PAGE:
Last Updated on March 17, 2022
The Covid-19 pandemic has been a challenging time for the American healthcare system. Widespread staff shortages, overwhelmed intensive care units, and a series of other difficulties have kept employers scrambling for solutions. With no end in sight, then, what lessons from the pandemic can leaders apply today to make sure the next two years are less difficult than the last?
Lessons from the Pandemic for Healthcare Leaders
Update Your Disaster Plan
Although many hospitals and facilities have some form of a disaster plan, few were truly prepared for the Covid-19 pandemic. That’s hardly a surprise, given the scope of the crisis, and how much of the fallout was a result of system-wide effects like shortages and burnout among workers. But given these uncontrollable factors, how can leaders truly prepare for the next crisis?
The best answer to this difficult question is to update your disaster plan to account for these challenges. You’ve now experienced a crisis in real-time, and have an advanced understanding of your specific vulnerabilities, and that of the region in which you operate. So, you have a much better data set to offset your vulnerabilities.
How can you apply those lessons to your new disaster plan? As Dr. Eric K. Wei, Dr. Theodore Long and Dr. Mitchell H. Katz write at JAMA Internal Medicine, some good questions to begin with include:
- What areas of the facility should be expanded, in order of priority (e.g., “recovery room first, ambulatory areas second”)?
- How can you increase the operational capacity to care for a surge in incoming patients (e.g., a process to “cancel routine surgeries and appointments”)?
- How can you get immediate access to supplemental staff (e.g., reassigning staff or quickly acquiring new workers “with appropriate training”)?
That last point is particularly important: “The challenges in identifying additional space paled in comparison to providing sufficient ICU nurses, respiratory therapists, intensivist physicians, and dialysis nurses,” note the authors. In other words, building out a plan for contingency staffing during a crisis should be your top priority.
> Pro Tip: To help make sure your disaster plan includes access to contingency workers, consider partnering with a staffing and recruitment provider with a nationwide footprint, such as CareerStaff.
Don’t Cut Corners on PPE
One of the earliest lessons from the pandemic was the absolute necessity of having a plentiful stock of personal protective equipment (PPE) for workers, as well as patients and administrators. This is too often neglected by leaders looking to cut costs — an understandable goal given the razor-thin margins many are forced to operate under.
Yet cutting PPE from your budget could end up being much costlier than it appears. Covid-19 has shown us that the cost of compromised safety has led to the loss of nurses in the workforce through forced quarantines from lack of protection against infection. It’s also contributed to burnout and exhaustion. By bolstering your PPE supplies, you’re helping protect yourself against these much more serious setbacks.
> Pro Tip: Partnering with a healthcare managed service provider (MSP) is an effective option for cutting operational costs. Offering automated, streamlined solutions to labor-intensive tasks like scheduling, billing, and invoicing, MSPs can save you significant labor expenses and free up your budget for PPE, not to mention ventilators, medications, and other critical resources.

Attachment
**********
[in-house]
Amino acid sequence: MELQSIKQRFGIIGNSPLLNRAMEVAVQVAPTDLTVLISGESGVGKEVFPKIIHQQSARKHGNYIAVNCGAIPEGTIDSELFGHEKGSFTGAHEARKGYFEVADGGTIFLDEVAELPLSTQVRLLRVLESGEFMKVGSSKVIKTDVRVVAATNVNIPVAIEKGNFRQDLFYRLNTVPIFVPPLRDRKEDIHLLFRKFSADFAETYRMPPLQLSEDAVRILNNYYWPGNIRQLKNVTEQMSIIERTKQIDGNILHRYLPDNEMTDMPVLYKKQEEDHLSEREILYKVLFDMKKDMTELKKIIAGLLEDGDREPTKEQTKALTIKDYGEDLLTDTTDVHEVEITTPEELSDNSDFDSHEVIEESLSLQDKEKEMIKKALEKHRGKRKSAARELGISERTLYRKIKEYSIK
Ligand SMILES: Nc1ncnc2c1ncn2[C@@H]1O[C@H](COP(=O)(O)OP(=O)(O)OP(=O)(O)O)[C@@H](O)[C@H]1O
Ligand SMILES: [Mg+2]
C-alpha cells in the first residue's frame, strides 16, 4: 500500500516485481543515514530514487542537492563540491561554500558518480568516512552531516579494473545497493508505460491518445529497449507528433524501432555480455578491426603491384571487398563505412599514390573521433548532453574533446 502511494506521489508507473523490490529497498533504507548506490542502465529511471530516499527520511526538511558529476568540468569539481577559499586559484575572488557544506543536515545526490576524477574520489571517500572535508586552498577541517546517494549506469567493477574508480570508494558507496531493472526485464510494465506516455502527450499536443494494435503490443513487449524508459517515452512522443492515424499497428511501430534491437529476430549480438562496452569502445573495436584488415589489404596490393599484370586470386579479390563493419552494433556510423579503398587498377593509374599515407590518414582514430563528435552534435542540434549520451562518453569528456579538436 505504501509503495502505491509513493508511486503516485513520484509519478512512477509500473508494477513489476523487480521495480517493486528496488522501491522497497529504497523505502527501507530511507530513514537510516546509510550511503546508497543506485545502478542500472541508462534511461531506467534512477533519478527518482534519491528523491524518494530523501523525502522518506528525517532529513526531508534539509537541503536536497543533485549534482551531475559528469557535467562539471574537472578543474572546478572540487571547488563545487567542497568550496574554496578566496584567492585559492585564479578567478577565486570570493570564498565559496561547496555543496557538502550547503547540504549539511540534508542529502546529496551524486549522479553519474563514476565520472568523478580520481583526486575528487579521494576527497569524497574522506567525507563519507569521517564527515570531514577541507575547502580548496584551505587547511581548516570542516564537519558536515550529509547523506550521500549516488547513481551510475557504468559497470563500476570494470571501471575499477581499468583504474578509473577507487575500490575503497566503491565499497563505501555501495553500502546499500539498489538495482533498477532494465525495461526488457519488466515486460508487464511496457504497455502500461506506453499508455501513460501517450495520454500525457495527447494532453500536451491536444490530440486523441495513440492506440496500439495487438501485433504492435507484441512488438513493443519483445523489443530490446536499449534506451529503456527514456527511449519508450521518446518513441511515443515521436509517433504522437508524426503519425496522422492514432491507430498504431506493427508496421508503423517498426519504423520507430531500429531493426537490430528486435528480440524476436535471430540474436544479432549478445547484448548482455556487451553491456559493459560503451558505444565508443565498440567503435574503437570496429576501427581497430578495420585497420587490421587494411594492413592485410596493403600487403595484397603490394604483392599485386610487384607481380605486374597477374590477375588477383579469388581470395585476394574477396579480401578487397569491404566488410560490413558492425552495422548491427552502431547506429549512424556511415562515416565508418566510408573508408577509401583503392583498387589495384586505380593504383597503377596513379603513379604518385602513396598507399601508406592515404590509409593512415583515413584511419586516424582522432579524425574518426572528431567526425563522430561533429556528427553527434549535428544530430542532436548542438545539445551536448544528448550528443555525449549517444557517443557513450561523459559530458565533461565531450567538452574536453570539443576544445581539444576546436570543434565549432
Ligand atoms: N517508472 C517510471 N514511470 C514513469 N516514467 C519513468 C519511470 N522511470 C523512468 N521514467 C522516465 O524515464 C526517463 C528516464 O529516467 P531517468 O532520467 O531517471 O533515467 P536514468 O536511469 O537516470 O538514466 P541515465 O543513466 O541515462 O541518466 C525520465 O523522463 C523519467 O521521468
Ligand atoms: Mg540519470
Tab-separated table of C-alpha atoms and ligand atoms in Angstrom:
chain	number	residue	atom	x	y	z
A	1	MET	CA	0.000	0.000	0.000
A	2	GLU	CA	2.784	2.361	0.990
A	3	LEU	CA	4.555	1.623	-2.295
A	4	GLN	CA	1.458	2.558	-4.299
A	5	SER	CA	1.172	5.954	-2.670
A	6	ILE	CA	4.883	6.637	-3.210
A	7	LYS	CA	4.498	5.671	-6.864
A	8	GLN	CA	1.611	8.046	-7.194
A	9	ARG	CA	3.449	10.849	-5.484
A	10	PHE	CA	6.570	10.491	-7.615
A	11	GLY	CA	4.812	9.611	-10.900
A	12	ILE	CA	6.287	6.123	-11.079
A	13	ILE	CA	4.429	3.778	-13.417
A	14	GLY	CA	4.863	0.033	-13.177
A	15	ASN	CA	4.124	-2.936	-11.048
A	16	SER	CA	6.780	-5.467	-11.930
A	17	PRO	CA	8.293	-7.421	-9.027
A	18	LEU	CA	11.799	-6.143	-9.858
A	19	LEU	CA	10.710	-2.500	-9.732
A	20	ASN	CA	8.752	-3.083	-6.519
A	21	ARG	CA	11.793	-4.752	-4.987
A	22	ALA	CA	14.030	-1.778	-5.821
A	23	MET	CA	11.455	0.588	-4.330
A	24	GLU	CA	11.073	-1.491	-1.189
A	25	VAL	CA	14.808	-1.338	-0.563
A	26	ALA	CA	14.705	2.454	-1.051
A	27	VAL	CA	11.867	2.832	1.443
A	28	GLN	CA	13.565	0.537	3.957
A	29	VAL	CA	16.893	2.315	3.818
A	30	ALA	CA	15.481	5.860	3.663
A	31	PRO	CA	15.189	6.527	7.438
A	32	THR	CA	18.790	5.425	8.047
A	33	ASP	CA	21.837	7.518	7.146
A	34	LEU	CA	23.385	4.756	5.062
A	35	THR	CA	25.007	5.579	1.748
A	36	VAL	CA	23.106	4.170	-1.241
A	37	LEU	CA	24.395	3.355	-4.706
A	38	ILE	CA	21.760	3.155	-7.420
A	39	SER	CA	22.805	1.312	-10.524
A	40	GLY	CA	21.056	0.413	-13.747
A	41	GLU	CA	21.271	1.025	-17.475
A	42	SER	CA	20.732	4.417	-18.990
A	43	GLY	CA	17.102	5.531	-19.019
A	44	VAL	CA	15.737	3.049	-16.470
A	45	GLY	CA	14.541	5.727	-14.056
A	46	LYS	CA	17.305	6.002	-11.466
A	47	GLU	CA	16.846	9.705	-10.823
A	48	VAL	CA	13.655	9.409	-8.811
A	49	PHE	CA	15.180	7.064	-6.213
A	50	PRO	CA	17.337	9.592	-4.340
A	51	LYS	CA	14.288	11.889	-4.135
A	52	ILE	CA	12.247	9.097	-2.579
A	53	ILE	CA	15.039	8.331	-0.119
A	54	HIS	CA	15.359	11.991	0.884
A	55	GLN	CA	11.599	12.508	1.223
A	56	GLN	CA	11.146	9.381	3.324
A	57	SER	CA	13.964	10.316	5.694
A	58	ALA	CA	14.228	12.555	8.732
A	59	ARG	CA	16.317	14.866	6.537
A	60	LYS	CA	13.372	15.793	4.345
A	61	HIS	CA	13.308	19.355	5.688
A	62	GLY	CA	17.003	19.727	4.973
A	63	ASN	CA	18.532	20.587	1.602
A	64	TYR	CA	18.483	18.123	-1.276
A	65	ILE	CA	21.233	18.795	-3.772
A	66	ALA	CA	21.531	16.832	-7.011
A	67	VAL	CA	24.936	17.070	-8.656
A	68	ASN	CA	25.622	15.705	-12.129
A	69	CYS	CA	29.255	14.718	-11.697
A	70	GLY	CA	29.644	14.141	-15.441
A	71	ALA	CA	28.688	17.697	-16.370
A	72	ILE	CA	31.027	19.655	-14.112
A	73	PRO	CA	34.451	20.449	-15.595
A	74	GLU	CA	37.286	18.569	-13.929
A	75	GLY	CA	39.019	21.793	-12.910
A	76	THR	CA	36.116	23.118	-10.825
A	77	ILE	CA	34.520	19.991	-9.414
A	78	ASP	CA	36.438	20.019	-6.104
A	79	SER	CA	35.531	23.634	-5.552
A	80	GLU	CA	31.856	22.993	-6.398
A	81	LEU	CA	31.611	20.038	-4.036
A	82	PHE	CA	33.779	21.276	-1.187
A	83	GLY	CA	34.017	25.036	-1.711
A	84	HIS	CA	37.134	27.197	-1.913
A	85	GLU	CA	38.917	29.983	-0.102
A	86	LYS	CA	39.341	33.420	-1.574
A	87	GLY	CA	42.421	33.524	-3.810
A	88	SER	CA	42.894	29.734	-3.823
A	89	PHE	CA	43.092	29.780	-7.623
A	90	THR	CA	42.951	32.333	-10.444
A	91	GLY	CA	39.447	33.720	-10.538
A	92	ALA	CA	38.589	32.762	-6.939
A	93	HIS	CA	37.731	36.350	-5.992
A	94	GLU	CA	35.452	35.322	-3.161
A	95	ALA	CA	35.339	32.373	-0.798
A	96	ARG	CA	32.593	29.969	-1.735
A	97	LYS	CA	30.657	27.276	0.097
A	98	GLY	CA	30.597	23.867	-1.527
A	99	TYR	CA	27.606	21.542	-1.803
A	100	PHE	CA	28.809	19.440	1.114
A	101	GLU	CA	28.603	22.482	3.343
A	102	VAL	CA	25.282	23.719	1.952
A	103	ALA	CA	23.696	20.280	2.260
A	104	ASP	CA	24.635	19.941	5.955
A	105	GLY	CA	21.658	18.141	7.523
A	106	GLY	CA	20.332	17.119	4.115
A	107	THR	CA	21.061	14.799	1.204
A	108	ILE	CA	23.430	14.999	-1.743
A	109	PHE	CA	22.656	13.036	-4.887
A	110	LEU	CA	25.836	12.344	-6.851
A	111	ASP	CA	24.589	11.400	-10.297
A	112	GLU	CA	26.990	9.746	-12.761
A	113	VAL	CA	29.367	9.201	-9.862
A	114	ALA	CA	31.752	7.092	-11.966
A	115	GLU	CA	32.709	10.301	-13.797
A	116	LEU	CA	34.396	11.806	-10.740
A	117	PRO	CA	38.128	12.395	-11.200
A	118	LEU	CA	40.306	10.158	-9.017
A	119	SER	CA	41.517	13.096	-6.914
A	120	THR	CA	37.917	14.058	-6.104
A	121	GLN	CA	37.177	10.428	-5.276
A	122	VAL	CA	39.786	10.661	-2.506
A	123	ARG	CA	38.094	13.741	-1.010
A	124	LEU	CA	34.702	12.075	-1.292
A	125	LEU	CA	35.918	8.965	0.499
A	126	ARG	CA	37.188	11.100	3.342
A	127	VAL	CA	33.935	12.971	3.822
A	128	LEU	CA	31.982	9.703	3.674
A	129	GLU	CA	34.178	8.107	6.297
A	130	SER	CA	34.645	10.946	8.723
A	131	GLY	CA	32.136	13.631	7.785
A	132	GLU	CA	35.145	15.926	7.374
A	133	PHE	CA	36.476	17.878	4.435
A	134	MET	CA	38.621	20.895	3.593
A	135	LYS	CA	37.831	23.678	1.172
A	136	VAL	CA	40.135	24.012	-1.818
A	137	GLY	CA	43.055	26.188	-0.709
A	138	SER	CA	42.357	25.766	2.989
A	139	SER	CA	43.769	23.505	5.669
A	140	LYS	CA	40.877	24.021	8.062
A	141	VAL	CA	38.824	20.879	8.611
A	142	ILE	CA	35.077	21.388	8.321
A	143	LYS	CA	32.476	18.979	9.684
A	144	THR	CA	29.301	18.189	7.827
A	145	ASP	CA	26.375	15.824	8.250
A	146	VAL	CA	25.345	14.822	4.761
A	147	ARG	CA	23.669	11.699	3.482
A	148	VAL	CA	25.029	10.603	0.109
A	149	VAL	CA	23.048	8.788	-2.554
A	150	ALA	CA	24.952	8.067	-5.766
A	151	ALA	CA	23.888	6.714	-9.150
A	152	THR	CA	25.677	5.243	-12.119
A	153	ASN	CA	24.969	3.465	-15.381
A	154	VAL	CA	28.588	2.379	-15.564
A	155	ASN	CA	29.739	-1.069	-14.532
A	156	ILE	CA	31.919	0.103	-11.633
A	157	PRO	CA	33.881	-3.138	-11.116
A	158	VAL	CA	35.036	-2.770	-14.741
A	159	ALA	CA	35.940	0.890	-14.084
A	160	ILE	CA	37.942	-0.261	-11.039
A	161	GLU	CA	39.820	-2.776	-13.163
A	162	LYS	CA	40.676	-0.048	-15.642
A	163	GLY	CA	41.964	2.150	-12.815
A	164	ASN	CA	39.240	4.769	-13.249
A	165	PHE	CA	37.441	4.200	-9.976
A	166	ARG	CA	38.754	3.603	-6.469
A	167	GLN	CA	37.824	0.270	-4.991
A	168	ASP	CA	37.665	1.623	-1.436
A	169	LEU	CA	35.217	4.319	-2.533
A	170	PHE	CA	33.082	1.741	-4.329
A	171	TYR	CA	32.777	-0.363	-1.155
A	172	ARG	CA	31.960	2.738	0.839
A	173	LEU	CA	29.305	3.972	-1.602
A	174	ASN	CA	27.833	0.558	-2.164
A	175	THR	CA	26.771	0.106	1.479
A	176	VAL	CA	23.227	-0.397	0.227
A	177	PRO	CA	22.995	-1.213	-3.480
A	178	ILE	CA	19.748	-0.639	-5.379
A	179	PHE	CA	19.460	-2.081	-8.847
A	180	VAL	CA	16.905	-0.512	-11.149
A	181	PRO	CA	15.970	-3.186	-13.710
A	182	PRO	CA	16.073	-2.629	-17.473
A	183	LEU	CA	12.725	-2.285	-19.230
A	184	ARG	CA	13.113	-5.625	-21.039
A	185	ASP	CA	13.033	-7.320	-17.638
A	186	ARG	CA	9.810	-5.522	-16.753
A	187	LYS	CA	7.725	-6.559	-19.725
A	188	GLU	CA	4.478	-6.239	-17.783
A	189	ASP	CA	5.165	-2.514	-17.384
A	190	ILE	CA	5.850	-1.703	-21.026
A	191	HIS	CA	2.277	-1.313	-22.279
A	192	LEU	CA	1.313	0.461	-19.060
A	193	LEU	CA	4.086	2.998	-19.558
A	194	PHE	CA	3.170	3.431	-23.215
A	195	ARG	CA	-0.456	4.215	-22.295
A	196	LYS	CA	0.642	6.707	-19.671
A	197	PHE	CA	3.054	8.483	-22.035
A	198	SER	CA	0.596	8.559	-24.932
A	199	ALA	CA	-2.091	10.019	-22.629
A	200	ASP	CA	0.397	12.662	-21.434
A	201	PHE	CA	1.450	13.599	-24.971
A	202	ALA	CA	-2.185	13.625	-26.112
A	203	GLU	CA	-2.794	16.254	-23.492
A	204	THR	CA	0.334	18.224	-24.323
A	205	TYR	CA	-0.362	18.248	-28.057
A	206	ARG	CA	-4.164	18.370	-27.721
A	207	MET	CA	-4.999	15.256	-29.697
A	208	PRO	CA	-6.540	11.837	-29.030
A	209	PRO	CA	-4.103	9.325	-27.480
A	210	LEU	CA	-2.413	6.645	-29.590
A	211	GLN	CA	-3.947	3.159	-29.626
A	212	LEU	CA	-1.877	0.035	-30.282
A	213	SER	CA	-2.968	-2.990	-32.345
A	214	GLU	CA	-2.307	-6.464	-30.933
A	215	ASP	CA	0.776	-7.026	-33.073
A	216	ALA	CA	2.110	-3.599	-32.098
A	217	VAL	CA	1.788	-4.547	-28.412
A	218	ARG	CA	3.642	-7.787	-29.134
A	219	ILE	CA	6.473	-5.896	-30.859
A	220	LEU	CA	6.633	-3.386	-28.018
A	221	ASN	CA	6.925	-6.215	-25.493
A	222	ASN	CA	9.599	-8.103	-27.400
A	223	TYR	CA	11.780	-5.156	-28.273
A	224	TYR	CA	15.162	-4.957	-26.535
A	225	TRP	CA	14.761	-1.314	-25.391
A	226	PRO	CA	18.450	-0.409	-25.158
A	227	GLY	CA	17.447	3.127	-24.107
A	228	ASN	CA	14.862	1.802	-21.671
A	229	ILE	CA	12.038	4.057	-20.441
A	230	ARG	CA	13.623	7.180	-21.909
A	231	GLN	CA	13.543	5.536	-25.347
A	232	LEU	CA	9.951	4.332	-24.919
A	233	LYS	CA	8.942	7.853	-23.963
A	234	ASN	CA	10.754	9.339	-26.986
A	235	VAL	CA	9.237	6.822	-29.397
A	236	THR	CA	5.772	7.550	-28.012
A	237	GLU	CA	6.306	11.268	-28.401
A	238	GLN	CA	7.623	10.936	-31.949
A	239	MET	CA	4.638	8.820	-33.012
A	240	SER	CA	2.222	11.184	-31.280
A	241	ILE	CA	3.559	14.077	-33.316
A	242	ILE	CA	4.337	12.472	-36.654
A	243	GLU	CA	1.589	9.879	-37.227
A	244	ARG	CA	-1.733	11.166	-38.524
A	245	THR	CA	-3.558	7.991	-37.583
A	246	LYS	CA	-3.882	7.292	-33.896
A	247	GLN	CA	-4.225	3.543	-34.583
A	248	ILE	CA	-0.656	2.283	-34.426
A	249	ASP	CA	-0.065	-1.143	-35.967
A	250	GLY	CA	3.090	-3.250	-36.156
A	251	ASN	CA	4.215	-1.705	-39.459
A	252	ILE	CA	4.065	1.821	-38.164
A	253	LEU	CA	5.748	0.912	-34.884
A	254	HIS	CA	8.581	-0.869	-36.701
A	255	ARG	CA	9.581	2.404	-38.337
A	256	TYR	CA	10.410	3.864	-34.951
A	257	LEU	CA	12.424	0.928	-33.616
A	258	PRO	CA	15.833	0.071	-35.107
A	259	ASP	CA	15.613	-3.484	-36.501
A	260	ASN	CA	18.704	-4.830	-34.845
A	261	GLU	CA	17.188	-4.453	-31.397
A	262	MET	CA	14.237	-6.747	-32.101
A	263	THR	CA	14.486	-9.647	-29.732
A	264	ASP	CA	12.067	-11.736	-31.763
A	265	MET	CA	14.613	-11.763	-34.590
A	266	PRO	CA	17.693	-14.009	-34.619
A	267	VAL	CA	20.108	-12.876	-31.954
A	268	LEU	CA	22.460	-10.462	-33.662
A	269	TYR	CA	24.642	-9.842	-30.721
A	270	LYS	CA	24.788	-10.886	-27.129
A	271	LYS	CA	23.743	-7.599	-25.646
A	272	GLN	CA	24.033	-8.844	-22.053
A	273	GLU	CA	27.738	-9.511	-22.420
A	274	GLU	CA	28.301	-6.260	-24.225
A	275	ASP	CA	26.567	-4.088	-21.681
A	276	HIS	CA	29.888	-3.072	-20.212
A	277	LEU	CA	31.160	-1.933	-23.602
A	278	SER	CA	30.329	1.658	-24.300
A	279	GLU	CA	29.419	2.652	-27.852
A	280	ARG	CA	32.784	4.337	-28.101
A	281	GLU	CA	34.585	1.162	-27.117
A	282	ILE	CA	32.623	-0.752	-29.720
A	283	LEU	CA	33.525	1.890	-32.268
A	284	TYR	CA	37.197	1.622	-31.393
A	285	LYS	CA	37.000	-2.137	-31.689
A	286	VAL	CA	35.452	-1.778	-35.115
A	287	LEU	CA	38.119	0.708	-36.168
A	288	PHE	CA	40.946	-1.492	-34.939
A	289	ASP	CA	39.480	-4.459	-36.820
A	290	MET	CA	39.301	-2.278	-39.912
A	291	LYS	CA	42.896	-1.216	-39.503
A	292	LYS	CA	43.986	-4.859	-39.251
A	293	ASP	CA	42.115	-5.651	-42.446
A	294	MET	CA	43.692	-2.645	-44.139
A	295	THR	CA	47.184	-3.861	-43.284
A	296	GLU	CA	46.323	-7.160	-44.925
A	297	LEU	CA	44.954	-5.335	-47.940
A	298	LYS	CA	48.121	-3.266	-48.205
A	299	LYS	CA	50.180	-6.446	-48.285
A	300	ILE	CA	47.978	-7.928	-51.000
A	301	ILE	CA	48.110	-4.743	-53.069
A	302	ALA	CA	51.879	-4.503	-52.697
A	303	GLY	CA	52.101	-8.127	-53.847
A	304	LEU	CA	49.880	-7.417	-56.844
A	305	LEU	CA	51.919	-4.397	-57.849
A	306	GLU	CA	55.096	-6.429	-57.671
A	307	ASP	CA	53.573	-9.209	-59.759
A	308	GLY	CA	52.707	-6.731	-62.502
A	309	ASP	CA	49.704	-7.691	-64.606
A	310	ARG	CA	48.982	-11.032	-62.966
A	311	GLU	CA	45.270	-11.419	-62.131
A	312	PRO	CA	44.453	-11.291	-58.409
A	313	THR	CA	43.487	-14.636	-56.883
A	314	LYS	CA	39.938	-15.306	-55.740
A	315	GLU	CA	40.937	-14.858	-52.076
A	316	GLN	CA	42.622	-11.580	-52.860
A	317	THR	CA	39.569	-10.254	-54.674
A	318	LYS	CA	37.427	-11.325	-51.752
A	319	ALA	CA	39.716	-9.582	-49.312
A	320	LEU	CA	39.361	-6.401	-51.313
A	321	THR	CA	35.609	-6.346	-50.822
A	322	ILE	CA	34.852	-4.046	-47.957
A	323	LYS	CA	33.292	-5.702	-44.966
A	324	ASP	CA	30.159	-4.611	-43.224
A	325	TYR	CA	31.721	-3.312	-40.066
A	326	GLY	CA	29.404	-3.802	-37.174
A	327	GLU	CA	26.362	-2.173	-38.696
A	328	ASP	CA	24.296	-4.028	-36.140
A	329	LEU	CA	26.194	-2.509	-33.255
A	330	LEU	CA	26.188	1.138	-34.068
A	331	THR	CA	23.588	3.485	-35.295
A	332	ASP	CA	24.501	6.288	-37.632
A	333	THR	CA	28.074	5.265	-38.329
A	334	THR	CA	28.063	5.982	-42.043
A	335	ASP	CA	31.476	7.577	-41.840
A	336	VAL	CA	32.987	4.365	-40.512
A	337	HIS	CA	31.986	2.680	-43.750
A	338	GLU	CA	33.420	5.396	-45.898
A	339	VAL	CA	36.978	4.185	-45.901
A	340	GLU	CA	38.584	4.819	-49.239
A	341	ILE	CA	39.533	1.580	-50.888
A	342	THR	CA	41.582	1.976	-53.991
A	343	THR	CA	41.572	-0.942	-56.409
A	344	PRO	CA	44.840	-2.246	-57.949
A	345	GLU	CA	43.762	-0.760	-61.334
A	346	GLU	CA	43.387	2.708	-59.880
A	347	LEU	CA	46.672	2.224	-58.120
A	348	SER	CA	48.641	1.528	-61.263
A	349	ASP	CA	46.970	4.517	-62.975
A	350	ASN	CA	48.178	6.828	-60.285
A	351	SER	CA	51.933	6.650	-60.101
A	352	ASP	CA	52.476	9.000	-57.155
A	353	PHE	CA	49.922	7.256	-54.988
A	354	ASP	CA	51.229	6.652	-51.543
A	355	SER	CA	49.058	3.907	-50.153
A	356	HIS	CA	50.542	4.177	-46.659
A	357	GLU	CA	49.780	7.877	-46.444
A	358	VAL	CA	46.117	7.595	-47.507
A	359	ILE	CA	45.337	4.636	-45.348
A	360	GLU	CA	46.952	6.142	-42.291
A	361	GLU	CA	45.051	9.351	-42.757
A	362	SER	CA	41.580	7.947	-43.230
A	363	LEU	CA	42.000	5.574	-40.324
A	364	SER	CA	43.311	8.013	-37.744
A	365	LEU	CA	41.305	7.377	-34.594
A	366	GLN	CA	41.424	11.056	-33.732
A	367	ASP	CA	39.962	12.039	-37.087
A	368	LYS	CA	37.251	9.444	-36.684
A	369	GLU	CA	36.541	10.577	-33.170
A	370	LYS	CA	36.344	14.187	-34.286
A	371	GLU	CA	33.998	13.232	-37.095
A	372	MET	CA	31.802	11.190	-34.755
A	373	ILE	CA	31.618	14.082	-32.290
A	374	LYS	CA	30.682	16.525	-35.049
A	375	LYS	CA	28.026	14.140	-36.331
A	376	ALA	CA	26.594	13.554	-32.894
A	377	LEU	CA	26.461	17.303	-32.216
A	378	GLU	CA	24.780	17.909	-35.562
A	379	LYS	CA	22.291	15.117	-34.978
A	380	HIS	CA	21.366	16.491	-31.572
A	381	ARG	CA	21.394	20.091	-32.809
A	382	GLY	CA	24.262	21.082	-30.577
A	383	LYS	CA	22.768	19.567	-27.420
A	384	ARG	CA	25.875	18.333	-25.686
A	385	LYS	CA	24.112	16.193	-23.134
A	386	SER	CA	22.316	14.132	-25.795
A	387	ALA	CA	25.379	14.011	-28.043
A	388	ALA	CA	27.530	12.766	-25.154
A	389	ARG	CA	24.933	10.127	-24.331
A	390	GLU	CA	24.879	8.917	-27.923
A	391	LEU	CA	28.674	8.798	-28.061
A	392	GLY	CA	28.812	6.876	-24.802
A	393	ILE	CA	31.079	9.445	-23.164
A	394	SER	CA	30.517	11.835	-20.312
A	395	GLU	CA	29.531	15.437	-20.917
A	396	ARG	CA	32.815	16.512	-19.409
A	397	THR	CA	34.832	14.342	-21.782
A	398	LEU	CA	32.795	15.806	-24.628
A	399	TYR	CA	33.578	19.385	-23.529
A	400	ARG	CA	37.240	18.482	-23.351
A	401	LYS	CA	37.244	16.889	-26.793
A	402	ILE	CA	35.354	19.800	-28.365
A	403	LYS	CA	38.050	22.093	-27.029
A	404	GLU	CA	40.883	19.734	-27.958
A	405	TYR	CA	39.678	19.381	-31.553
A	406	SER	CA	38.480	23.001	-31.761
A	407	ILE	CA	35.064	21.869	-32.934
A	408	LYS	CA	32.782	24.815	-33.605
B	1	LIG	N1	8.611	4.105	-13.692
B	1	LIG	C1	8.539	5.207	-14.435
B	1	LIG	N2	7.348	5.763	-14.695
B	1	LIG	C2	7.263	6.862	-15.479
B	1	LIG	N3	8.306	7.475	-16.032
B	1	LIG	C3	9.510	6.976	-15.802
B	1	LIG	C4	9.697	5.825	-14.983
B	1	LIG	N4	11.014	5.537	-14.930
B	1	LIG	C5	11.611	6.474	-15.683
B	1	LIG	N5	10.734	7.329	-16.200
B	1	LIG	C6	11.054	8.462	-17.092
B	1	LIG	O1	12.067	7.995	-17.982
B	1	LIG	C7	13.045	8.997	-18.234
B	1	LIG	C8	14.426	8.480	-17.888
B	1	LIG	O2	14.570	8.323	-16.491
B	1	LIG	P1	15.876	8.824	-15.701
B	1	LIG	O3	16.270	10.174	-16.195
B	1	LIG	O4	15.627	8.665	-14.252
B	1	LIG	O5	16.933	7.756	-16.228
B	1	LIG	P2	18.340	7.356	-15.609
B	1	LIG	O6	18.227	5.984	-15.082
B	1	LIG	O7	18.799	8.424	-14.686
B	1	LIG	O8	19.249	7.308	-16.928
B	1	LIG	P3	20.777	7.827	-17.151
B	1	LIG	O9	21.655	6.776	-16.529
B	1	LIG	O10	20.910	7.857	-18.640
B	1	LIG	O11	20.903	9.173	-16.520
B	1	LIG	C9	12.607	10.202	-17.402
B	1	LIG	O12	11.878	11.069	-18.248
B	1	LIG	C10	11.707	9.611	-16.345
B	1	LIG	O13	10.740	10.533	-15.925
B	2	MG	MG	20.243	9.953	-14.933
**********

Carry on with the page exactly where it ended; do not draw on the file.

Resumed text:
Make Sure Your Workers Have Emotional Support
As we’ve noted here at the CareerStaff Healthcare Staffing Blog, the pandemic has ramped up the burnout and compassion fatigue felt by nurses and clinicians across the United States. Even before Covid-19, this was a serious problem for healthcare employers. Since the early months of 2020, it’s become a major driver of staff shortages.
“In walking into ‘hot’ zones of sick patients with COVID-19,” the JAMA authors explain, workers “experienced the very human emotions of vulnerability, fear of bringing the virus home to their families, and guilt at not being able to save all patients. Although the culture of service is a positive attribute of health care professionals, it can obscure the human needs for support, leading to burnout and misplaced emotions.”
It can be argued that it’s the responsibility of leaders to support these workers emotionally, in some capacity. Too often essential workers are described as “heroes,” yet they’re not given the emotional support they need. And often, this support isn’t difficult to offer. Stress management classes, staff recharge rooms, and easy-to-access mental health resources are just a few ways to provide support.
> Pro Tip: From offering guidance in self-care to providing on-site counseling, here are 7 ways that employers can make sure that their essential workers have the emotional support they deserve and need to provide effective patient care.
CareerStaff Can Help
Today, we know more than ever about the nature of the Covid-19 virus — how it spreads, who’s most vulnerable, and the best ways to treat it. Yet many of the above lessons from the pandemic have gone unheeded. We encourage you to take the steps above to help correct any vulnerabilities you may have in your facility, and to best prepare you — and your workers and patients — for the challenges yet to come.
And we can help. Offering decades of experience, Joint Commission certification, a network of thousands of healthcare professionals, and much more, CareerStaff Unlimited can offer reliable, customizable, scalable workforce solutions to help make sure you’re prepared for the challenges to come. Learn more about how we can help — contact us today or request a consultation now.